Become a more inspirational and resonant leader by fully aligning who you are with how you communicate.

While there is so much talk in business and culture about authenticity (like here, here and here), there is very little talk about what it takes to get it.

It’s a little like the advice you’d get as a kid before going to a big interview or asking someone out on a date: “Just be yourself.”

Yes! So easy. I will do THAT!

And then, you end of being this:

Or worse, you try too hard and come off like this:

(Yes, I know. I look like him.)

The truth is that being authentic is difficult. It requires a lot of practice, discipline and trust. Meryl Streep is one of my favorite actors because she makes every character she plays seem authentic. She is one of the most hardworking and talented actors I have seen, and I admire her because she never seems to take a movie off.

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(Well, almost never)

The fact is that she didn’t get there just on talent alone. The hardest thing to do is to “act naturally” on cue. Some people are good at doing it in extreme situations, but few are able to do it with the consistency that she does.

The other person who I admire in this way is Ira Glass.

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(Hi, I’m dorky and sexy.)

Ira is a radio personality who hosts the NPR radio show This American Life (maybe you’ve heard of it?). I recently saw him live and was struck by something that he shared with the audience as part of his discussion of radio and his career. He said that it took him ten years to be able to speak like a normal person on the radio. He played clips of himself from his early days, which had him speaking in that staccato, “important” “newsy” type of voice that we are used to hearing from our news casters and anchorpeople. What struck me about this was how unbelievably natural Ira sounds now when he speaks in front of an audience or on the radio. He just sounds like a normal person. It never really occurred to me that he would have to work so hard at it.

I’m not sure if that is comforting for some of you or if it depressing, but I like to think of it as a more realistic and hopeful perspective.

Here are some takeaways that I think of when it comes to authenticity and speaking:

1. No one is “natural” at acting natural in front of an audience 

Even Marlon Brando worked at being so natural on stage and on screen. He just happened to also be really, really talented. The sooner that we realize that being authentic in front of other people is not a given, the easier it will be to begin to work at getting better at it.

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Another way to think of this is that the more you understand yourself and your own body and voice, the easier it will be to be open, natural and authentic in front of any crowd.

2. You must understand the difference between being self-conscious and self-aware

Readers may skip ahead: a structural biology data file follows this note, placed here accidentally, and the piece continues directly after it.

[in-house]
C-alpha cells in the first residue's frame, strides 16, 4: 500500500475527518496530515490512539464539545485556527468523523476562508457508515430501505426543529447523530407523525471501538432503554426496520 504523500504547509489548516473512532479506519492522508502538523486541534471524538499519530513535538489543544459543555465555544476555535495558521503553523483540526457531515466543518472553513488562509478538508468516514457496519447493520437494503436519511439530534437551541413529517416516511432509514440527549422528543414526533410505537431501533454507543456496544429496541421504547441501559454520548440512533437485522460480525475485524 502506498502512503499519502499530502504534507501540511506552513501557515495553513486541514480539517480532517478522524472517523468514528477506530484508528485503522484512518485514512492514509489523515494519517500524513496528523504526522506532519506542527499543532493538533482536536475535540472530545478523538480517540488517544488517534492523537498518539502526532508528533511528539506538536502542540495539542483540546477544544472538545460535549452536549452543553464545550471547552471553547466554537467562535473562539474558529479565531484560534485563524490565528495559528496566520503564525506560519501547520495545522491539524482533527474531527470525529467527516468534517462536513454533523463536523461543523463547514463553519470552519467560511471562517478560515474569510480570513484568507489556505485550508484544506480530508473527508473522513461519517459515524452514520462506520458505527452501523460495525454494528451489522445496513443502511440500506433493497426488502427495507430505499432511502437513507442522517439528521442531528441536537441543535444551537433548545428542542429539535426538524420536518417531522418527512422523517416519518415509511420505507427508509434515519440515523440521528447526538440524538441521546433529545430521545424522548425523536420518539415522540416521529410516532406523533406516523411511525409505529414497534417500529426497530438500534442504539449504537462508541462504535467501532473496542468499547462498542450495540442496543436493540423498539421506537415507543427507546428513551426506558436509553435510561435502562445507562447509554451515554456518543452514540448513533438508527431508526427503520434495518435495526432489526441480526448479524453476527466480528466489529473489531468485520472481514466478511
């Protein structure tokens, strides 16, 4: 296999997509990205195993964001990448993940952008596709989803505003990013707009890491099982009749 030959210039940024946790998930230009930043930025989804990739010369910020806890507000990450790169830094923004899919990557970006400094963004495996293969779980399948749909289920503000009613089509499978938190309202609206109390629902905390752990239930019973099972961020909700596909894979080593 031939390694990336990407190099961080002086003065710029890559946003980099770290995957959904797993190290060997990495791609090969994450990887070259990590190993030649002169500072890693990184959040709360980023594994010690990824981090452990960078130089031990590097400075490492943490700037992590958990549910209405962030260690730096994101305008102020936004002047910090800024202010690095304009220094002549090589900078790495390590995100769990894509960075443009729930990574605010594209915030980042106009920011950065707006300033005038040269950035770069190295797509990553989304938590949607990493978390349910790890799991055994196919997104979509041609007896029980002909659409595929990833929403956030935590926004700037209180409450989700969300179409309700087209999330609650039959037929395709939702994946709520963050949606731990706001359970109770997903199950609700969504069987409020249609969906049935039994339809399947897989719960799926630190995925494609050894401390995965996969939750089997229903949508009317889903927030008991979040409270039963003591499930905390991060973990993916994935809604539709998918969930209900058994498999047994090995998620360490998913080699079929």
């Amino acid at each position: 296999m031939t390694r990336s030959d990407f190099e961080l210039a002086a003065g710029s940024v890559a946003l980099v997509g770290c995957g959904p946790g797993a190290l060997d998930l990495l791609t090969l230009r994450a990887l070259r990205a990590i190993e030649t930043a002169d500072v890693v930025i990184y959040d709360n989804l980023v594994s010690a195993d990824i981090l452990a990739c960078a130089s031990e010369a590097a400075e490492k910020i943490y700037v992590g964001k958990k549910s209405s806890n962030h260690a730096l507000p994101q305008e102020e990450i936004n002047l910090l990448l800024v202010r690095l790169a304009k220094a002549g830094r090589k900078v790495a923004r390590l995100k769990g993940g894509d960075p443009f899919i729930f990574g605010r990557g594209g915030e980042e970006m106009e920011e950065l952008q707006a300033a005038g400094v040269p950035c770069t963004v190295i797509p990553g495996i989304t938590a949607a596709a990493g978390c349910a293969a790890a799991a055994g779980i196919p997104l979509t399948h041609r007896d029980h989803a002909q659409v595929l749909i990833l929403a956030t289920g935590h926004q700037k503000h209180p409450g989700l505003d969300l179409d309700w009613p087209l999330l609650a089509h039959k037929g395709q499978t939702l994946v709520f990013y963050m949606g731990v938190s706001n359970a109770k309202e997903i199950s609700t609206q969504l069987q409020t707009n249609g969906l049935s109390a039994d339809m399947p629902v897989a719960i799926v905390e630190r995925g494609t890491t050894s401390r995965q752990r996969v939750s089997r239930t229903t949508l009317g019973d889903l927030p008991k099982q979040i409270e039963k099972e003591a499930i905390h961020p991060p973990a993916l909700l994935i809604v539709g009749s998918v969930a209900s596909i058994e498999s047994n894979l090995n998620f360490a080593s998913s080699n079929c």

When we are self-conscious, we become rigid and awkward. We basically try to watch our own movements and judge them while we are talking and moving. This usually creates a mini delay and stiffness in our motions which often become cartoonish.

(Pretty much how my first real dance went.)

The more self-aware we are, the more willing we are to look at ourselves and see the ugly parts and the awkward parts. The less likely we will be trying to hide those ugly parts (which basically highlights them) and instead focus on the parts of us that we love.

This may be the first time I have ever said this, but I think that Jim Morrison said it best:

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And he should know, because he also did this:

3. Stop trying to be perfect

Just think about that for a second. Why is it that we have the expectation that we can be authentic and perfect? How is that even possible? The very nature of being authentic is that you are somehow showing your true self, warts and all, and that you are okay with them. Trying to be perfect, especially in your communication, is like setting yourself up for failure at being yourself.

The trouble with the intention of wanting to be perfect is that it also creates the experience of judging yourself in the moment. If you are looking for ways to be more genuine when you speak or when you lead a meeting, then you will need to trust that the people in the room are more concerned with what they are doing and how they are being perceived than they are with how you are doing. The more perfect you try to be, the less authentic you will be and the less persuasive you will sound as a whole.

The whole talk will come across like an actor from a bad 80s television show:

(This is what “suave” looked like circa 1988.)

4.  Practice it as a conversation, not as a performance

Whenever we think of speaking as a performance, we get tied up in all the things that we assume that means. Even actors struggle with this tension. The key is not to focus on the performative part, but rather focus on what you want people to hear. Think of it as a normal conversation over crumpets and tea. The more that you can think of what you’re saying as part of a flow between you and the audience, the easier it will be for the audience to see and hear you as your genuine self. It is only when we try to perform that we end up feeling and seeming awkward or unnatural.

So, go ahead and be yourself and trust yourself, but also know that this is not an overnight thing. Authenticity takes time, practice and discipline. And with that, I leave you with another note from Ira Glass as he talks about the work and what it takes to do something well (summary: be willing to suck at it for awhile).

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